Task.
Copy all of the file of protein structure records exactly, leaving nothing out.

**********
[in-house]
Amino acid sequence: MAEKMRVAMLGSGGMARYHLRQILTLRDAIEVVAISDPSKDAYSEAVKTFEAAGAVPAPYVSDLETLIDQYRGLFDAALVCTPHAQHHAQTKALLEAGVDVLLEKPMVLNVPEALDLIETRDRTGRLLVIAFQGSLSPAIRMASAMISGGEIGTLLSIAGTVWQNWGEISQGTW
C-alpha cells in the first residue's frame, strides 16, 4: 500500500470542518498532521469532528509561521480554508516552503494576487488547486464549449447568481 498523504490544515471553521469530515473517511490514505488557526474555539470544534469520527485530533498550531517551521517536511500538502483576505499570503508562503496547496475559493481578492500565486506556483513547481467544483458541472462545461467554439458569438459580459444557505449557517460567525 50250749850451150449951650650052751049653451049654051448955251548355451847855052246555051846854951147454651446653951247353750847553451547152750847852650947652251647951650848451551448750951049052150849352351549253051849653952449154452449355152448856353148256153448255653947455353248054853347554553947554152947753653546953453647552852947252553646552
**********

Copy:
[in-house]
Amino acid sequence: MAEKMRVAMLGSGGMARYHLRQILTLRDAIEVVAISDPSKDAYSEAVKTFEAAGAVPAPYVSDLETLIDQYRGLFDAALVCTPHAQHHAQTKALLEAGVDVLLEKPMVLNVPEALDLIETRDRTGRLLVIAFQGSLSPAIRMASAMISGGEIGTLLSIAGTVWQNWGEISQGTW
C-alpha cells in the first residue's frame, strides 16, 4: 500500500470542518498532521469532528509561521480554508516552503494576487488547486464549449447568481 498523504490544515471553521469530515473517511490514505488557526474555539470544534469520527485530533498550531517551521517536511500538502483576505499570503508562503496547496475559493481578492500565486506556483513547481467544483458541472462545461467554439458569438459580459444557505449557517460567525 50250749850451150449951650650052751049653451049654051448955251548355451847855052246555051846854951147454651446653951247353750847553451547152750847852650947652251647951650848451551448750951049052150849352351549253051849653952449154452449355152448856353148256153448255653947455353248054853347554553947554152947753653546953453647552852947252553646552